The Prisoner in the Castle, Susan Elia MacNeal. It’s 1942, and SOE agent Maggie Hope is stuck in the wilds of Scotland, essentially on a time out from the war. She and her fellow inmates on the Isle of Scarra are sequestered there because they know too much or seem to be in danger of spilling what they do know. Maggie, who was whisked to Scarra fresh from a Gestapo interrogation in Paris (The Paris Spy) is resentful she’s not doing her bit for the war effort. Her fellow inmates have all been traumatized by their war experience in various ways, but all of them feel the same as Maggie. MacNeal beautifully describes the Scottish setting – bleak, cold, windswept. The castle, bristling with antlers, tartan and blowsy chintz, is also lovingly described and it’s not too far a stretch to imagine yourself in Scarra along with Maggie and her crew. As a body count begins to add up and no one can get to Scarra because of a storm, Maggie is forced to solve the murders herself. These novels are insanely enjoyable, providing a brisk read, a fabulous central character, and stories that have grown increasingly interesting and complex with each novel. I loved the structure and setting of this one and wonder what more the war has in store for Maggie.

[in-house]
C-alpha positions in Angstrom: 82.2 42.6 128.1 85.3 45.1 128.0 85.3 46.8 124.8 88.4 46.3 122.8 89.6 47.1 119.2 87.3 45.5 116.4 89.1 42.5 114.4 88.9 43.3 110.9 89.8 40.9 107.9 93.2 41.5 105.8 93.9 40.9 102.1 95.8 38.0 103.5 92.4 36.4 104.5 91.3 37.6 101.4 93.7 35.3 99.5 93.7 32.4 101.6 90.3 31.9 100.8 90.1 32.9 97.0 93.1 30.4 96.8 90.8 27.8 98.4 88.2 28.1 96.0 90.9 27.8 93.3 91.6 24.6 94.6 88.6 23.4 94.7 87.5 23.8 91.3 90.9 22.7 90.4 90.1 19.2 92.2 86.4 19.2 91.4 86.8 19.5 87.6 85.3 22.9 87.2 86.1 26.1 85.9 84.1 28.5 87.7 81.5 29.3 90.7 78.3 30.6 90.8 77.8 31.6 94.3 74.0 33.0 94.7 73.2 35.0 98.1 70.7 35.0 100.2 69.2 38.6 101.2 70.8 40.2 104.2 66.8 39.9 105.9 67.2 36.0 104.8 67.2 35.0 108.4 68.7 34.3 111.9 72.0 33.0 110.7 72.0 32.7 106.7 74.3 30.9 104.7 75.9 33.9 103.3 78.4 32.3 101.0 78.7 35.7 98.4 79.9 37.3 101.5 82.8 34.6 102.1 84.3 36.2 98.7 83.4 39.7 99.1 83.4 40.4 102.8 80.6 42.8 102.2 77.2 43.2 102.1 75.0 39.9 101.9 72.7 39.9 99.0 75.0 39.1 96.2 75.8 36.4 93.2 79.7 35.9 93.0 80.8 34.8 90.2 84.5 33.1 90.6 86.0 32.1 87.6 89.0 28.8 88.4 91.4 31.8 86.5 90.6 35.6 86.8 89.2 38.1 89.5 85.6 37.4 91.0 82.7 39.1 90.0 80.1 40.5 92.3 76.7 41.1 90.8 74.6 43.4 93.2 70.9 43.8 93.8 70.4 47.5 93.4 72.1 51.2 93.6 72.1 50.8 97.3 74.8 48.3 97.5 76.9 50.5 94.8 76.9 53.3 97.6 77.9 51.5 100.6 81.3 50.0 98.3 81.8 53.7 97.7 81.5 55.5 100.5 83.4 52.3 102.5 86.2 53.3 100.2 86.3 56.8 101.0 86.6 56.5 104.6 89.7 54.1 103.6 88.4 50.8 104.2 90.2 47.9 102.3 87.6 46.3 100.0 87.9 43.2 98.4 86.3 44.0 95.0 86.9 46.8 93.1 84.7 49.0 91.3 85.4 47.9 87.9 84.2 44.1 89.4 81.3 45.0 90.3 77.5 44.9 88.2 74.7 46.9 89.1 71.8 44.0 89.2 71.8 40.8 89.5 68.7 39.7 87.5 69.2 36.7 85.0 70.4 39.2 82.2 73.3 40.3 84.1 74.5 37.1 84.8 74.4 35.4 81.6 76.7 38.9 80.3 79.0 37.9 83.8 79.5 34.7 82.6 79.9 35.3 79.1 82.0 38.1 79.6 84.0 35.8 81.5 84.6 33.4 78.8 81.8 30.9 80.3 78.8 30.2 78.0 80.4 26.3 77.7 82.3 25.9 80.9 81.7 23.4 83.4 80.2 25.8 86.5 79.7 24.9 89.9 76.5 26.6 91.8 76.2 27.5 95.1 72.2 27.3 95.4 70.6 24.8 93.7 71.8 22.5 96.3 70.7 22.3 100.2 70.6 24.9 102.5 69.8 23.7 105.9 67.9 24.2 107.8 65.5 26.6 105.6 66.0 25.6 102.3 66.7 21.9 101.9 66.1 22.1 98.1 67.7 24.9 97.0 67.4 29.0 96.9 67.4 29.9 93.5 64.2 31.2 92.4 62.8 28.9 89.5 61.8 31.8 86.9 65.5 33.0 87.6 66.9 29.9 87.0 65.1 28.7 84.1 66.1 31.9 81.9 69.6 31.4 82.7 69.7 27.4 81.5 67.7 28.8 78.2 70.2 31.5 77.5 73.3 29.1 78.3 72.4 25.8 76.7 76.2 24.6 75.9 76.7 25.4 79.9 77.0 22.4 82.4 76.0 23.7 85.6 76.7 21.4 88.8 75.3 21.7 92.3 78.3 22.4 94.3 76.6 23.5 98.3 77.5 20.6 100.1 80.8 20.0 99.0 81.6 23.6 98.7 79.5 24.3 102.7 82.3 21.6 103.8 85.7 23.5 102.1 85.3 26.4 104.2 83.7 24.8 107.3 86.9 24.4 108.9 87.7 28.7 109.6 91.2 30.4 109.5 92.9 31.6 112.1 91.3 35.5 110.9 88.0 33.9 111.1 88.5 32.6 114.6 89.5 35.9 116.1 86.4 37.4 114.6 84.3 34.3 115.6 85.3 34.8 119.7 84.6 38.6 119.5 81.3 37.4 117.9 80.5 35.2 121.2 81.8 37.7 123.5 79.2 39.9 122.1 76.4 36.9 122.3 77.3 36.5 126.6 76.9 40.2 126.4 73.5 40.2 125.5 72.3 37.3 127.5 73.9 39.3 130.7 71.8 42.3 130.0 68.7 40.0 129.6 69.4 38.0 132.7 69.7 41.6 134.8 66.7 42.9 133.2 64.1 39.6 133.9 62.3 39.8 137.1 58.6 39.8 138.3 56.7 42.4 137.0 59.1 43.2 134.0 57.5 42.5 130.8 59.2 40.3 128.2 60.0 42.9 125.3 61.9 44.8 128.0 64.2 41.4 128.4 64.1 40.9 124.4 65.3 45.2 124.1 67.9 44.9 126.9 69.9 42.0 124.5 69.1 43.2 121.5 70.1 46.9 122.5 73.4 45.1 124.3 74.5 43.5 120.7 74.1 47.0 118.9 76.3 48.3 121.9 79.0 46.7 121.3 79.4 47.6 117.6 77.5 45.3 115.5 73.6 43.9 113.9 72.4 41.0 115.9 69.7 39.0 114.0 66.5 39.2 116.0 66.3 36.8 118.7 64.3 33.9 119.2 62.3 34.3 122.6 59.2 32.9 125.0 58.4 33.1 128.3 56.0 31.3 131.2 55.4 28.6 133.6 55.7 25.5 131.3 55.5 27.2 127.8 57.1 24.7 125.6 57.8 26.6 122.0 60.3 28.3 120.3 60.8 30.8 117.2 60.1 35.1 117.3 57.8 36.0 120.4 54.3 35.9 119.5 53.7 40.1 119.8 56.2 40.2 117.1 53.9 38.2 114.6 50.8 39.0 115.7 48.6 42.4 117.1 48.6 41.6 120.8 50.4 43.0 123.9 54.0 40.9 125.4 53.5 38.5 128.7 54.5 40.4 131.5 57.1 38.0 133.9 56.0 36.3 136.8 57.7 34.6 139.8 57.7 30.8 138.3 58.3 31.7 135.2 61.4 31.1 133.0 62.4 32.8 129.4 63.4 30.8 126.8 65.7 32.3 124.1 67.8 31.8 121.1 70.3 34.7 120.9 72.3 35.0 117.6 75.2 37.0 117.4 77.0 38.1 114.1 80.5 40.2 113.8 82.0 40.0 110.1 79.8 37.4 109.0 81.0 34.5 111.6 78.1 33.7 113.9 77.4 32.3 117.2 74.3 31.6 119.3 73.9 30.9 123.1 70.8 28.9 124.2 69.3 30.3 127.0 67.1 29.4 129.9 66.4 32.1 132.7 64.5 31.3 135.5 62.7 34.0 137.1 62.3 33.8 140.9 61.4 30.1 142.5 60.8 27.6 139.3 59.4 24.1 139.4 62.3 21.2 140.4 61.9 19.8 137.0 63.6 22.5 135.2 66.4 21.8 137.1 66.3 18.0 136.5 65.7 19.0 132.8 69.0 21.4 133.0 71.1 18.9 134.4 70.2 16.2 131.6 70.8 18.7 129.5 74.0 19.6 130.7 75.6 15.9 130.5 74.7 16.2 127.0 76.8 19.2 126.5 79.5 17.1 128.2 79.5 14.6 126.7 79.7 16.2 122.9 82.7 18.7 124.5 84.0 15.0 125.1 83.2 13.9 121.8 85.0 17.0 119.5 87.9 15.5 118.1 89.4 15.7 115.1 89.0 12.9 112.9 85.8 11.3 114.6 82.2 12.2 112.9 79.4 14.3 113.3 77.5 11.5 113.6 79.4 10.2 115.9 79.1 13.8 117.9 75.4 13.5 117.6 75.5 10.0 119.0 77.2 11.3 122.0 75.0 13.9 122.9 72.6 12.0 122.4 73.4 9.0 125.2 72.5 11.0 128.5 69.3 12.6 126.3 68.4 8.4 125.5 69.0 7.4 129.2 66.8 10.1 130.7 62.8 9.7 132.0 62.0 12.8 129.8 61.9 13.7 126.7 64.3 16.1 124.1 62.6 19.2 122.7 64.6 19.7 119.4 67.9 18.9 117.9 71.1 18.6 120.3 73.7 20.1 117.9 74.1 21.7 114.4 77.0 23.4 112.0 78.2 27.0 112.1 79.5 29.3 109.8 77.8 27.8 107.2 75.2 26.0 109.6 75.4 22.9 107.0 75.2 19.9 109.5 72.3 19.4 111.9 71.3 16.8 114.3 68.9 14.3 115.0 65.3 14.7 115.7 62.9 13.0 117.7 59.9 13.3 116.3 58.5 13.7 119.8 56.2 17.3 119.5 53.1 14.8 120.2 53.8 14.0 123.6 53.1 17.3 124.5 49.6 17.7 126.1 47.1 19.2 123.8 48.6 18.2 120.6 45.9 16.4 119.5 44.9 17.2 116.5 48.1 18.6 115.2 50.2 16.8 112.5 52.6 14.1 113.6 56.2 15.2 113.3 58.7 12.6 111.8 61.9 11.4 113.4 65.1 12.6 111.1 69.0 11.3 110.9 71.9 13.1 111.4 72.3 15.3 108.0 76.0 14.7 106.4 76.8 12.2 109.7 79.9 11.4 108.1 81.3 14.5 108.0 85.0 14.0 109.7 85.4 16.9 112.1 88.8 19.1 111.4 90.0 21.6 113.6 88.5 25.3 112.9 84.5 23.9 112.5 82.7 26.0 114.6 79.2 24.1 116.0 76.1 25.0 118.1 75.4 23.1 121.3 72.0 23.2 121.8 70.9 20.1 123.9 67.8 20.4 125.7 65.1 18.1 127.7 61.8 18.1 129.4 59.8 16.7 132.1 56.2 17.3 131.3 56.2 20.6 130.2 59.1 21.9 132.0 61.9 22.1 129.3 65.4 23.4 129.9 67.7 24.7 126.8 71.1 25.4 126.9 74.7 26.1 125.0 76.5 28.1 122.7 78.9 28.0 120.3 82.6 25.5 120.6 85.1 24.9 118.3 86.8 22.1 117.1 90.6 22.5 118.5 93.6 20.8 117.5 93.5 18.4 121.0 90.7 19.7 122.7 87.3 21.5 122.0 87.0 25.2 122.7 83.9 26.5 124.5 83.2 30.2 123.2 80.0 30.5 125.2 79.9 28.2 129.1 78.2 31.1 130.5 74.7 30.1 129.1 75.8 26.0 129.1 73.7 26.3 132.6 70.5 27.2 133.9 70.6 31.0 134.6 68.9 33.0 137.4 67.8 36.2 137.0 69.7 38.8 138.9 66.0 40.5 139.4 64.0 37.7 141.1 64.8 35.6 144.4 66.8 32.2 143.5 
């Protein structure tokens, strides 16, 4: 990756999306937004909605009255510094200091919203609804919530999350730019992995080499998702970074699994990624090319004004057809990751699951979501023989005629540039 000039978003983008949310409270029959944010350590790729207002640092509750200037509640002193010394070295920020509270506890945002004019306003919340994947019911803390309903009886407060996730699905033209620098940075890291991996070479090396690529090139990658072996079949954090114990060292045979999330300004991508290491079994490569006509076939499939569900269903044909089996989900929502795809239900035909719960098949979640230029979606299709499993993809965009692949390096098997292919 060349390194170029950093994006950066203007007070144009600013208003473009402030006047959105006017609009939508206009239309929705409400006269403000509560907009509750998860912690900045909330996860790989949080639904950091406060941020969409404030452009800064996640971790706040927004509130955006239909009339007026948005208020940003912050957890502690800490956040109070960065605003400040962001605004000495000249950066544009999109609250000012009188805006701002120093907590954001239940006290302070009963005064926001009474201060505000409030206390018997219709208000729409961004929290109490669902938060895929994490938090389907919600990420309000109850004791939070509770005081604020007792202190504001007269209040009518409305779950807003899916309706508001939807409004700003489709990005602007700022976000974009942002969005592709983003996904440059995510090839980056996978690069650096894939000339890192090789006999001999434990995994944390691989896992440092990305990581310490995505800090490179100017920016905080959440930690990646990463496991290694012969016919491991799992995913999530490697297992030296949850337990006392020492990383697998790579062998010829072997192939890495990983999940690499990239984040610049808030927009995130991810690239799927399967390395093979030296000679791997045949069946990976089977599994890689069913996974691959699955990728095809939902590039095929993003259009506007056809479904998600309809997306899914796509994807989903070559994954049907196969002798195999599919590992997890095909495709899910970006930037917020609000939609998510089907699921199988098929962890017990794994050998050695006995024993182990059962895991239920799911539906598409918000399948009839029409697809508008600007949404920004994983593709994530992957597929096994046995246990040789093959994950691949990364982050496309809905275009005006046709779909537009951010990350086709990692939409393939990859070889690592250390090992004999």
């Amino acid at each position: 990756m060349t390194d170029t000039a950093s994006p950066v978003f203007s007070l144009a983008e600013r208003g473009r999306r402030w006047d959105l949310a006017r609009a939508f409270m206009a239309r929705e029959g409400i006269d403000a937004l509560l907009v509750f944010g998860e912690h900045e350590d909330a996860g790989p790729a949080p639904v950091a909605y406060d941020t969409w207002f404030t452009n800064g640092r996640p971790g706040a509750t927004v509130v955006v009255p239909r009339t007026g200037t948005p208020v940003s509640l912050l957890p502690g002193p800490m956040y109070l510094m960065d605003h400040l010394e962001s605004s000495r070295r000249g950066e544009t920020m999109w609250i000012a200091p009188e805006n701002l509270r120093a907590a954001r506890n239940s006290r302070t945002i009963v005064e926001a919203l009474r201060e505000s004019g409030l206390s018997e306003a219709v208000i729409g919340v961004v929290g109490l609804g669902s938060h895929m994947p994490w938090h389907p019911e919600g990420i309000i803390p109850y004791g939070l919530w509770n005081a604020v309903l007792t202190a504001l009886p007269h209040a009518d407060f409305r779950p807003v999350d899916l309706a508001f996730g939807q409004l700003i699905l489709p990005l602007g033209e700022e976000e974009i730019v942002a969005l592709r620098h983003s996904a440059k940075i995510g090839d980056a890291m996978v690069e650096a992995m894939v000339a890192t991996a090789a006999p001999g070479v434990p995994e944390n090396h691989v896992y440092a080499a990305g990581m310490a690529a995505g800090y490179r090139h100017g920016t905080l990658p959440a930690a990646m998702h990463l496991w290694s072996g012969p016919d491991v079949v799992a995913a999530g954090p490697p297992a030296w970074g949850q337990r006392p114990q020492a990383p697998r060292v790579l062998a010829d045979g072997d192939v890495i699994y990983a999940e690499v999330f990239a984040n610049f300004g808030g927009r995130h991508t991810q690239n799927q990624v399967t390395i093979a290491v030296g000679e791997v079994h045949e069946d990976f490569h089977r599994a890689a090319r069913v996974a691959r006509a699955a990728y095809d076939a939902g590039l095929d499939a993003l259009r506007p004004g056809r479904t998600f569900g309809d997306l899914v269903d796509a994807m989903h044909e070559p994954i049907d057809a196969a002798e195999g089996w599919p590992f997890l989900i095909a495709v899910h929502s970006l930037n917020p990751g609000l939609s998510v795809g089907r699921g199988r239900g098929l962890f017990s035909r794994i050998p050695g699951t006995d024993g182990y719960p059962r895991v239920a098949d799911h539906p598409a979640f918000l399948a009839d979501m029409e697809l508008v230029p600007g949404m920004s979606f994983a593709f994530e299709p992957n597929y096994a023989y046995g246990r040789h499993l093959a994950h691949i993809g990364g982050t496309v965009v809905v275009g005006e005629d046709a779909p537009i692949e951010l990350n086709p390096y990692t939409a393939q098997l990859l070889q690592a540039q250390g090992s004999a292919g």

Scot Free, Catriona MacPherson. This light, funny, delightful novel from Catriona McPherson introduces readers to native Scot Lexy Campbell. She’d fallen for a hunky American and ended up moving to California where they married and lived in what she describes as a “beige barn,” the type of house familiar to many Americans as a McMansion. Objections to her husband’s lifestyle choices aside, he’s also a cheater, and Lexy walks out on him on the 4th of July, moving in to the Last Ditch Motel. She’s sure this is temporary. Lexy’s job has been to work as a marriage counselor, and on this same ill fated evening, one half of her only client couple, Clovis Bombaro, is killed by an (apparently intentional) exploding firework. Clovis’s wife, Vi, has been arrested for the crime but Lexy is sure she’s innocent and heads to the courthouse to help Vi post bail. McPherson then manages to introduce a swath of totally fascinating supporting characters – many of whom live at the Last Ditch. Most memorable is the germ obsessed Todd, who takes over Lexy’s clothing and underwear choices and redecorates her ratty motel room. The humor and satire in this book is never forced, it’s completely natural, which makes it all the more hilarious. I found myself snickering and outright laughing as I read and I can’t recommend this highly enough. A perfect smart escape read that made this reader very ready for another installment.